Continued from My Story – Part 2 (Off to College & Getting Married Too Young)

Shortly after we moved to Clarksville, TN, we bought our first home, even though my husband and I were still struggling financially. Things continued to get worse in our relationship as the financial stress suffocated it. By February 1997, I began working as a preschool teacher again and managed to hold onto that job for a total of 6 and a half months before all the stress made me shut down. Even something as simple as my wanting to attend an Unitarian Universalist Church in Hopkinsville enraged my husband to a point that by the first of the year, he forbade me from taking our son to church with me with no real reason given. That was even worse than my sister calling me a “Satan worshiper” because I attended this church. I still have no idea where C.F. and my sister came up with such far-fetched ideas about Unitarian Universalists.

From this point on, the psychiatrists kept raising the doses of my medications and adding more pills, a pattern that continued up until the time I quit taking medication altogether in March 2008. At this point looking back, I sincerely believe the psychiatric medications were at least partially responsible for much of the uncharacteristic behavior that I was exhibiting; but there were many contributing factors. My mind was constantly in a fog. And my diagnoses changed as many times over the years as my medications did. A couple of weeks after I quit my job at the preschool, I ended up hospitalized a second time for about a week (Hospitalization #2 – suicidal ideation) due to suicidal thoughts. It was around this time that the diagnoses, Borderline Personality Disorder and Anorexia Nervosa NOS, were added. While I was in the hospital, C.F. made the decision to let his 19 year-old cousin, who I’ll refer to as L.T. or the cousin, come live with us, a decision that drove us further apart than anything else.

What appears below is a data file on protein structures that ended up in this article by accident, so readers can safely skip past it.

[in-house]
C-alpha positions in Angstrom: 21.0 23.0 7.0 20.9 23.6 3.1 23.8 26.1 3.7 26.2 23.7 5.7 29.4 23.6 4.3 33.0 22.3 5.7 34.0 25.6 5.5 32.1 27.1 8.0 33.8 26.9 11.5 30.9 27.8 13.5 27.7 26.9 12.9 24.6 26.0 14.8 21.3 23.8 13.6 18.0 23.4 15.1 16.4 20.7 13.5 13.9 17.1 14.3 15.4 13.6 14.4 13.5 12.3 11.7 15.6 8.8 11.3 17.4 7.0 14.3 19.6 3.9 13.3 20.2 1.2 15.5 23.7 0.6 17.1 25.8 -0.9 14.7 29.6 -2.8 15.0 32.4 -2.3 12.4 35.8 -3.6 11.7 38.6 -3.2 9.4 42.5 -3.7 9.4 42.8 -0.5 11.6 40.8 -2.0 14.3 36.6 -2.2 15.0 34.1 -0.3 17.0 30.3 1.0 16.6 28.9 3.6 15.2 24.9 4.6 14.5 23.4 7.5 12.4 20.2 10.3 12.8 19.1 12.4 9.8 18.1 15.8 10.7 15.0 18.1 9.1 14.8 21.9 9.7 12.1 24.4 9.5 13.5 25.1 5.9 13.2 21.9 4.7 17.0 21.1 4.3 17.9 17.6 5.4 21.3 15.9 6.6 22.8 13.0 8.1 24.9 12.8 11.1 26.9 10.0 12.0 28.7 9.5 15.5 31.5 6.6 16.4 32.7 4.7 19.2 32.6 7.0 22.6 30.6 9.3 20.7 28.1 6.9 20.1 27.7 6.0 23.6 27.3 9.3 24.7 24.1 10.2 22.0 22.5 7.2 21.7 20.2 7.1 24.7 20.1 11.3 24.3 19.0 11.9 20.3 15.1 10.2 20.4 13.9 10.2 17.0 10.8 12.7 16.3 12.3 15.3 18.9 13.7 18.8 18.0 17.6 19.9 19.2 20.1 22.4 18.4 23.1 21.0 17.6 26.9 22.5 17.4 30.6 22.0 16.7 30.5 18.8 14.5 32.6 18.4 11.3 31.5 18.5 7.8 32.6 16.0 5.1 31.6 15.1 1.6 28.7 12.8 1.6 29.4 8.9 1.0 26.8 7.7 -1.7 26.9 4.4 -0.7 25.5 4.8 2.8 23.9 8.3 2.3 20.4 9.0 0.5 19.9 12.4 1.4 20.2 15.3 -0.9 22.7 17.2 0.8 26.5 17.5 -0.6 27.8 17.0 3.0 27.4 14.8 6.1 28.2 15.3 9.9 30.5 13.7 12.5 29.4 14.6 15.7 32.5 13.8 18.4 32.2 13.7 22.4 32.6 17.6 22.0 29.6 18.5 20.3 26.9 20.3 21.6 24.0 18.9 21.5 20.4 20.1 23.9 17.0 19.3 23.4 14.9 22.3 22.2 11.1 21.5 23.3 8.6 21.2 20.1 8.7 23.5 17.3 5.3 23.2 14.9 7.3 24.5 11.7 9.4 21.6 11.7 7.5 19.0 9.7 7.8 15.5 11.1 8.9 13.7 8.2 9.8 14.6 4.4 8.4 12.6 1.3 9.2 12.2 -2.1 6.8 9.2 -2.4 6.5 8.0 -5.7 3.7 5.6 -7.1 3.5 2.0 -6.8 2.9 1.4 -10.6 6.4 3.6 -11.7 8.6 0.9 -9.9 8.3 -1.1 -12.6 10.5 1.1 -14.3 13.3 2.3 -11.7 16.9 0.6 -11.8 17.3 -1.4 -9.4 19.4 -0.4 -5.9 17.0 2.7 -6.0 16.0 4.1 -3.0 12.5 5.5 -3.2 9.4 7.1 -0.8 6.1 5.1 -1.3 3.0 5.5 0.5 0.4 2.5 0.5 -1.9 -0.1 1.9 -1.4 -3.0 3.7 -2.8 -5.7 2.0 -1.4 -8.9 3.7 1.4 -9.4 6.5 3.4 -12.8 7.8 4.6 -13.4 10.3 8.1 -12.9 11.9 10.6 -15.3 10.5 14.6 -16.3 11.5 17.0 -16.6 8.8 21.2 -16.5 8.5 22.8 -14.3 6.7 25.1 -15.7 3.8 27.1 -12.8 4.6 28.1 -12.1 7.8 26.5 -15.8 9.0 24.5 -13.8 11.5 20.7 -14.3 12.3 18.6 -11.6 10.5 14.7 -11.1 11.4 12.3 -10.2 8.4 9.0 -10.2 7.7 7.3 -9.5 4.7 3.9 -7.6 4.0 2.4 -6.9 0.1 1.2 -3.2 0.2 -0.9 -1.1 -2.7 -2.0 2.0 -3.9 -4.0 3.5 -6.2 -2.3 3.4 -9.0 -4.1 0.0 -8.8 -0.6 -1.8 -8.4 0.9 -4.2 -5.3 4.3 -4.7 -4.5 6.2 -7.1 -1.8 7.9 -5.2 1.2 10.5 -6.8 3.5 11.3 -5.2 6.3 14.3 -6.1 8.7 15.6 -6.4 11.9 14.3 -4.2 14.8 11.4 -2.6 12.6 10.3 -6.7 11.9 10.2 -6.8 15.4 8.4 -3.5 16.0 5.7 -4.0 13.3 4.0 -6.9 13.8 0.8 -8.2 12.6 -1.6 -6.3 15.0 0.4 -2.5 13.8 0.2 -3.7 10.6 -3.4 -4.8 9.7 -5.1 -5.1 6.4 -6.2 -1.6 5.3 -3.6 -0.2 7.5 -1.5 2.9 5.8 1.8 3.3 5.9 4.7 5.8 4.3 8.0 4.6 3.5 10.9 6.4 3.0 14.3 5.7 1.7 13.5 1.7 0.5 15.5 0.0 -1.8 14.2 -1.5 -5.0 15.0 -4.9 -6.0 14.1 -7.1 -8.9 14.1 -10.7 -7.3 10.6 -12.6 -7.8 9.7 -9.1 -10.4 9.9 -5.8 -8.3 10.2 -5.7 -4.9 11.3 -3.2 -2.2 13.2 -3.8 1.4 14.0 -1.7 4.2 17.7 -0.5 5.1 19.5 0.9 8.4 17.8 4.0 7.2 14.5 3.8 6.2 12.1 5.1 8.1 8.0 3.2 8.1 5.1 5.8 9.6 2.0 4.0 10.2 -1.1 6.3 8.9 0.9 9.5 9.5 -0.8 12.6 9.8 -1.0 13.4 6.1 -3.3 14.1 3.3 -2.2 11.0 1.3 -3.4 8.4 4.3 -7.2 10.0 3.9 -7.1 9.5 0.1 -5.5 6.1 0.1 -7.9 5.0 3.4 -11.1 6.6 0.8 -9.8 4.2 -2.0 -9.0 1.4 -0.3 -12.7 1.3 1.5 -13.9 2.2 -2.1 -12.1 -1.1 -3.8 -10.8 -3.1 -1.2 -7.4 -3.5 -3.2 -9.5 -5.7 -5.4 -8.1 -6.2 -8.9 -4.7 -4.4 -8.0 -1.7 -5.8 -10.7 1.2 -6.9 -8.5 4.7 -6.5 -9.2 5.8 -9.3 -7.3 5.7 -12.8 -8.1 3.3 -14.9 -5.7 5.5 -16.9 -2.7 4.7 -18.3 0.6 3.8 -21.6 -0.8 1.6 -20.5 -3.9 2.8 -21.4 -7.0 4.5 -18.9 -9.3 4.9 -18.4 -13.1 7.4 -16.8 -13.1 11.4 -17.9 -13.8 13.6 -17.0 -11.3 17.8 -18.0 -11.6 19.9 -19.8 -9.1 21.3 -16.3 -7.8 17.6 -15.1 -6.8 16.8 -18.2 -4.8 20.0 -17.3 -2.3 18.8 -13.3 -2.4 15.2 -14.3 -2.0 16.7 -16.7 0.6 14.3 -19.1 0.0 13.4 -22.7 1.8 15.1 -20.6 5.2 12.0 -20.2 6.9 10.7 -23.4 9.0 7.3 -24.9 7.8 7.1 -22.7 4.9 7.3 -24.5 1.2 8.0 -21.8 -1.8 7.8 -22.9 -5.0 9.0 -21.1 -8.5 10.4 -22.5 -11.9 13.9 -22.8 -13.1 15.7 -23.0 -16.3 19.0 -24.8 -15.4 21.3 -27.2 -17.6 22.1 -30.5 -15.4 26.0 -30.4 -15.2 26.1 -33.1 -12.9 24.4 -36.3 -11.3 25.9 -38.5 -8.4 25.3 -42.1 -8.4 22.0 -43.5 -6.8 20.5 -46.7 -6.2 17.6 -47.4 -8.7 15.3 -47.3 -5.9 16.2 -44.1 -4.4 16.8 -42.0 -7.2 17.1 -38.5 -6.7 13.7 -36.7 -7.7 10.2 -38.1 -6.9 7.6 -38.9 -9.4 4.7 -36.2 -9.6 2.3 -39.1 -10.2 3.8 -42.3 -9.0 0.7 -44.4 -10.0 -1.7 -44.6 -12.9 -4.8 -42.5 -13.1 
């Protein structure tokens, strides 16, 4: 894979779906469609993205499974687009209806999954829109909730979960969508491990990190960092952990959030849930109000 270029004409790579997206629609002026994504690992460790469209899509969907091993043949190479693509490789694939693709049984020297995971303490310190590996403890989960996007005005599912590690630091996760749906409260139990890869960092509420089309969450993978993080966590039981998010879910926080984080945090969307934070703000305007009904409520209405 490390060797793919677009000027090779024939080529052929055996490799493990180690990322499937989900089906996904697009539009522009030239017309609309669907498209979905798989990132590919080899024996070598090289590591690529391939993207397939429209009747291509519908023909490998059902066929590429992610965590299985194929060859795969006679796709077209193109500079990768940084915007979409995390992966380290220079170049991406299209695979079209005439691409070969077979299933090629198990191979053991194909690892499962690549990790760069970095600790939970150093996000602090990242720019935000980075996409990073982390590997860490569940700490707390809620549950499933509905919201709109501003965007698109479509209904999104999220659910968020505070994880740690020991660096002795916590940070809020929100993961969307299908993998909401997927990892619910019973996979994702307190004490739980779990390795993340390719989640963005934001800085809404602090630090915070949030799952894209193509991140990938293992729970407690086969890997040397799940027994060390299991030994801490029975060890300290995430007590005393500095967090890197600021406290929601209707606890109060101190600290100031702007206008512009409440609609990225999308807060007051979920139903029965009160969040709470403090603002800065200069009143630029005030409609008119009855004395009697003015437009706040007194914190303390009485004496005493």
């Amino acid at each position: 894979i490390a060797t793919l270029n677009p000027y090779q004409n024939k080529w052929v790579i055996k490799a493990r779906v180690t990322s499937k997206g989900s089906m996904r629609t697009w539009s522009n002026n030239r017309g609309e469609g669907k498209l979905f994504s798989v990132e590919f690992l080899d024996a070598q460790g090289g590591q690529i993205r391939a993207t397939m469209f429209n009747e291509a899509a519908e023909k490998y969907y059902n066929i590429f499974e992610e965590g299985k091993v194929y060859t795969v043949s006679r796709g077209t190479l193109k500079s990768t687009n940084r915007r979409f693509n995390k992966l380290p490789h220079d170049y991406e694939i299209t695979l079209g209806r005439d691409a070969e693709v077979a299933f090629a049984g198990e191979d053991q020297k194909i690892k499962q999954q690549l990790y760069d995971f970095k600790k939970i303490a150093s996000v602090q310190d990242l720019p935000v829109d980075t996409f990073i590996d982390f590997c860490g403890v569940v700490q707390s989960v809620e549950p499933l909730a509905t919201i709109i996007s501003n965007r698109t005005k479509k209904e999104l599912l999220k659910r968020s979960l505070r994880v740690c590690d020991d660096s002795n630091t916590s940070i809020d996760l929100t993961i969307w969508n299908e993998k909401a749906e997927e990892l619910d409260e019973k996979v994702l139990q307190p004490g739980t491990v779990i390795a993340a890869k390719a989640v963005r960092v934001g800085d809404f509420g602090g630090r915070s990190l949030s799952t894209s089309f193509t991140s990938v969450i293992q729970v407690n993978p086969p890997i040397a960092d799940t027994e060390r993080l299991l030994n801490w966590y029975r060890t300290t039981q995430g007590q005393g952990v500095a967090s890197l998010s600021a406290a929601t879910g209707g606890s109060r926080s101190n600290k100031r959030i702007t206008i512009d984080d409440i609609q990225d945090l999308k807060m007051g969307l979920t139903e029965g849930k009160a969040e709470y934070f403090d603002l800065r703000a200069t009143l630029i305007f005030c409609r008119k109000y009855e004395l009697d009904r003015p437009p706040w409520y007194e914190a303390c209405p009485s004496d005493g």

In one year – my year of Hell – everything fell apart. A lot of events and problems with mental illness led up to 1998 being the worst year of my life; but two particular instances stand out in my mind from that year that forever changed my beliefs, my reality, and how I perceived life. It was the year that destroyed my marriage. It was the year that resulted in lost custody of not only one child to my husband; but I also gave a second child up for adoption the following spring, 3 days after he was born. 1998 was a complete nightmare. I was “out of my mind” during much of that year. I don’t mean this figuratively. I am very much an introvert who requires more self-reflection and time to process thoughts and emotions than most. Chaos in my life makes it extremely difficult for me to stay present at any given moment. And 1998 was pure chaos. I spent a lot of that year completely dissociated because so much changed in such a short amount of time and kept changing that I was in a constant state of fight or flight where I simply froze.

Alcohol, in addition to the medications, factored into the mix. I had made a couple of female friends who took me out clubbing on a regular basis. I knew mixing antidepressants with alcohol could be deadly, but I simply did not care anymore – my illness would not allow me to care. My life was so chaotic at the time and the relationship with my husband, C.F., so bad that all I could think about was death and dying. Up until that point our marriage had been rocky at best. Our relationship suffered from serious communication problems and explosive arguments. His controlling behavior, even the inflection of his voice and choice of words, sent chills down my spine. I’ve often said that my husband was the only person I’ve ever met in my life who could say, “I love you,” yet sound like he’s saying, “I hate you,” at the same time.